We Are One: A Global Film Festival is a free 10-day online festival, exclusively on YouTube, born out of the idea that the film community can come together in times of crises – both in celebration of films and in support by providing much needed relief for COVID-19 efforts.
The 10-day online festival is from May 29 – June 7 on www.youtube.com/weareone . Each film or program will have a first screening at a scheduled time but don’t worry if you miss it! Many of the films will be available on VOD to watch at your leisure through the course of the festival.
Bird Karma (Annecy Festival)
A beautiful and soothing animation. With a similar story to any typical Looney Tunes episode, a bird becomes enamoured with the fish that got away. Whilst the concept is very simple, the beautiful visuals and calming soundtrack make it feel so much more. I was also genuinely left open mouthed at the ending.
Bilby (Annecy Festival)
A bilby (look them up, they’re real and cute!) discovers being a parent is hard. The white fluffball of bird he becomes guardian of is possible the most beautiful animated creature I’ve ever seen. It’s a lovely short to watch, with a heart-warming message of courage and kindness at its core.
Marooned (Annecy Festival)
Marooned reminded me of some of the earlier Pixar shorts, possibly down to the similar musical choices. Another story of the unexpected sacrifices within parenthood, it’s very silly but very charming.
And Then The Bears (Festival De Cannes)
The animation style of this short seems so simple, but the concept of the piece is so complex, and gifted animators show us how much can be told by a simple line. The animation could at times be grotesque and challenging, but physically effective. I’ll be honest and say I didn’t entirely understand the story and symbolism, but the use of dance within the animation was incredibly powerful, and I found this the most sensory of all the shorts.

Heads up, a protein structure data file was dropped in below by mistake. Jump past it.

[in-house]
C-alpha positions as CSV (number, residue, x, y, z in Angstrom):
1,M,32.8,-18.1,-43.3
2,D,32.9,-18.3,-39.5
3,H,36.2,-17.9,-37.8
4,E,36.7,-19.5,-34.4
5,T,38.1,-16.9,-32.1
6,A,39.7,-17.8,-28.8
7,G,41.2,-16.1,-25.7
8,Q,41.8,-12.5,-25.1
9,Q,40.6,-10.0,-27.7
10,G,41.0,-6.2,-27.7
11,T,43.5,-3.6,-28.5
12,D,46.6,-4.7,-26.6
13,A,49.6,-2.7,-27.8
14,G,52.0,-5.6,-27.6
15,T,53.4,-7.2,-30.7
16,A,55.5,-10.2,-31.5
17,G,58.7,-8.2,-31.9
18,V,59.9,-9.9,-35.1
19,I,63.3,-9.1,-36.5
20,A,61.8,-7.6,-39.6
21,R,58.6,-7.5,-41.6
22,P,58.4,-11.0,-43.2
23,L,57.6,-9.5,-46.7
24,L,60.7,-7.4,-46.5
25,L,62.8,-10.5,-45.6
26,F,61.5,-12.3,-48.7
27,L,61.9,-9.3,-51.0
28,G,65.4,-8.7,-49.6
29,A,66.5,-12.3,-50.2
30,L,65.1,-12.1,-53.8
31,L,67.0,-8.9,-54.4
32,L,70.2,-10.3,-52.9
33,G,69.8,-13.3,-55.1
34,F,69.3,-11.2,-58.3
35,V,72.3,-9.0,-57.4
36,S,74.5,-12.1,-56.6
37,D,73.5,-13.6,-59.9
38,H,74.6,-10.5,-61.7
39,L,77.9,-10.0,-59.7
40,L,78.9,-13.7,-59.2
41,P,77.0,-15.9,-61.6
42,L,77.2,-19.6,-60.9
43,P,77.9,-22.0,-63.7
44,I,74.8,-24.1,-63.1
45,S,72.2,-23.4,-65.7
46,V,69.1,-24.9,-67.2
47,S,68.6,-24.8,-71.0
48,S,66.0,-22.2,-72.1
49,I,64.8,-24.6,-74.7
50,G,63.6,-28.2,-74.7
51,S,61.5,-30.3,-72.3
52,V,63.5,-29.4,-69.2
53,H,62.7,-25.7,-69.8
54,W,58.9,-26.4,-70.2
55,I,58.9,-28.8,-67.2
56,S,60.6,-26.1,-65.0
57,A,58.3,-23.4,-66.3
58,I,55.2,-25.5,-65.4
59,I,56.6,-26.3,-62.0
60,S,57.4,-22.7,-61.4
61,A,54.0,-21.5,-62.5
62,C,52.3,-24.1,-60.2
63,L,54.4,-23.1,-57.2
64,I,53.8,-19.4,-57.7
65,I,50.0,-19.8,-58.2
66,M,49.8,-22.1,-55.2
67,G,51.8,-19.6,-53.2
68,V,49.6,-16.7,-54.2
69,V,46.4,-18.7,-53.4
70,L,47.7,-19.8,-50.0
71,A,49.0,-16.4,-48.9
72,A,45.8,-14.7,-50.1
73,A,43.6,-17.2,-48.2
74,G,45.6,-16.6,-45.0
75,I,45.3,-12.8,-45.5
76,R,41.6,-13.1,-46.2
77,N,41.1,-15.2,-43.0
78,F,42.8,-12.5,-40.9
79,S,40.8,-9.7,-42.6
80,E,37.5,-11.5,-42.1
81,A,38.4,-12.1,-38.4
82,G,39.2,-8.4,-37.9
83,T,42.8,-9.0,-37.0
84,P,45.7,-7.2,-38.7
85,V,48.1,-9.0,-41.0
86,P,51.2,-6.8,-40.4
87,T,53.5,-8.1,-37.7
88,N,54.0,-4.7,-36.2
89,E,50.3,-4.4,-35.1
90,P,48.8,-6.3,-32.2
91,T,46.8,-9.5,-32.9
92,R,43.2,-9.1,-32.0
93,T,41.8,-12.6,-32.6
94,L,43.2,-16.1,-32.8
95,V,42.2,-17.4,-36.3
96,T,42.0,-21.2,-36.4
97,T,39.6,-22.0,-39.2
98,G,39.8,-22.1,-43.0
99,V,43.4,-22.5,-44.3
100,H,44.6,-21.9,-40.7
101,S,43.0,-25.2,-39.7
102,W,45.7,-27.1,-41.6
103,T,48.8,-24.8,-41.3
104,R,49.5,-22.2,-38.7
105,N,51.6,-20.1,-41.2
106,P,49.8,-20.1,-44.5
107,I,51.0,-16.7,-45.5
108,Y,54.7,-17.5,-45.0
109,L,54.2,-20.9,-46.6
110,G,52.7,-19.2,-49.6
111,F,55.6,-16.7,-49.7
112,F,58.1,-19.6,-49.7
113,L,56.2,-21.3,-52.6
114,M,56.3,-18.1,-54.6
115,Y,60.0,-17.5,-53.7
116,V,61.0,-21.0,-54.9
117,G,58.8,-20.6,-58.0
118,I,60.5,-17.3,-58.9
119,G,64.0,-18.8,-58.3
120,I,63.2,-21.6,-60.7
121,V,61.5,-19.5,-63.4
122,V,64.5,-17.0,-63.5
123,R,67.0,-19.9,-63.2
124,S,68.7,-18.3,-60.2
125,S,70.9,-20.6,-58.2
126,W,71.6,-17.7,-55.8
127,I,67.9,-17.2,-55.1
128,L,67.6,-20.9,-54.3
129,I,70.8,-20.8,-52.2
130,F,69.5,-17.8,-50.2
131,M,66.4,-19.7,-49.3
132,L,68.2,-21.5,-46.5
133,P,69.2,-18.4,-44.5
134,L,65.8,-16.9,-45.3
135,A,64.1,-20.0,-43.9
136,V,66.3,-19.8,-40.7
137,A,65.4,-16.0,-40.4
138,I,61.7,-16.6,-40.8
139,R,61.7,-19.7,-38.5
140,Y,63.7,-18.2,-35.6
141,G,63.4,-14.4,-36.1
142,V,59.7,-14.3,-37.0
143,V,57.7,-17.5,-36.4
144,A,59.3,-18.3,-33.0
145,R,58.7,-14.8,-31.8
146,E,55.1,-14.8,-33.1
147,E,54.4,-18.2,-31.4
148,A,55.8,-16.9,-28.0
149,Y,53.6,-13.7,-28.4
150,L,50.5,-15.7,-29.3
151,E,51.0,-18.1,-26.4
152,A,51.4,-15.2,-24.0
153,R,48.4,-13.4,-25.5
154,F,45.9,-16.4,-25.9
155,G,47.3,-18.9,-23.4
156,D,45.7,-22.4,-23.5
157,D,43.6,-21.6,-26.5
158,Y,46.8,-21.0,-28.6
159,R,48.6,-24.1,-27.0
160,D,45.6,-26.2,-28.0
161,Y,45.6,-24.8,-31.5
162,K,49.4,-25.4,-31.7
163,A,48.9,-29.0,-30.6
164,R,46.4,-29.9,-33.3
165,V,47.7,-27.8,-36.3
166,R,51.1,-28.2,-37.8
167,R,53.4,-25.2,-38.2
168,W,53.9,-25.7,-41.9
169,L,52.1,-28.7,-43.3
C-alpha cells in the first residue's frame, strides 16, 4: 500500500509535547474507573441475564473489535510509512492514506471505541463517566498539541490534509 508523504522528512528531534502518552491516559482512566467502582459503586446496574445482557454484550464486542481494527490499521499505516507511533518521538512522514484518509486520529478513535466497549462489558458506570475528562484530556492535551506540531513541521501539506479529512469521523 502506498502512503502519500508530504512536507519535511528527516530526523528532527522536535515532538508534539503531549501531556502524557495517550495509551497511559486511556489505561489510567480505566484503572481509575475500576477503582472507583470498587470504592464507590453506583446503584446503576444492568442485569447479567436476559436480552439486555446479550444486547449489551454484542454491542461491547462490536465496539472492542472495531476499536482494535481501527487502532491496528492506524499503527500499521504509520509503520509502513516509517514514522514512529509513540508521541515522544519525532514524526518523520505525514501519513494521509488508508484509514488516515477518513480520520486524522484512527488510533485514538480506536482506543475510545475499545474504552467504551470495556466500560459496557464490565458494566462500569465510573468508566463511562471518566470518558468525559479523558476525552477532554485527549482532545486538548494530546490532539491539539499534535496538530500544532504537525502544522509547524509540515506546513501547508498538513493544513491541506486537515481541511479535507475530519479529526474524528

The Distance Between Us and the Sky (Festival De Cannes)
Clever framing makes this short about a chance encounter feel so intense. Every facial expression matters, every tiny movement speaks a thousand words, as it does in real life when you feel that first spark of attraction. The final shot and accompanying song are incredibly beautiful.
White Echo (Festival De Cannes)
Written and directed by Chloë Sevigny, White Echo has beautiful moments but is ruined by the spectre in the final shot. Heavily influenced by films such as Suspiria, Sevigny has the eye for a good shot, but there’s nothing original here.
Egg (Tribeca Film Festival)
What a perfect genre piece. Ticks all the right boxes, an homage to many great films and just the right amount of silly. Do you know the journey it took to get an egg on your plate?
Toto (Tribeca Film Festival)
Imagine Big Hero 6, except with a little old Nonna making spaghetti. Cute and heart- warming, so why did the ending need to be so sad?
No More Wings (Tribeca Film Festival)
A very real and clever concept. Two childhood friends meet up as they face differing paths in their grown up lives, whilst we flit between their teenage selves. The story at the core presents us with the pain of moving on, versus the struggle of staying put. As someone who grew up 10 minutes away from the setting of Woolwich, everything about this piece rang true.
Ex film teacher and frequent couch potato. I try and see at least one new release a week, but I’ve somehow got to 30 without having seen The Godfather?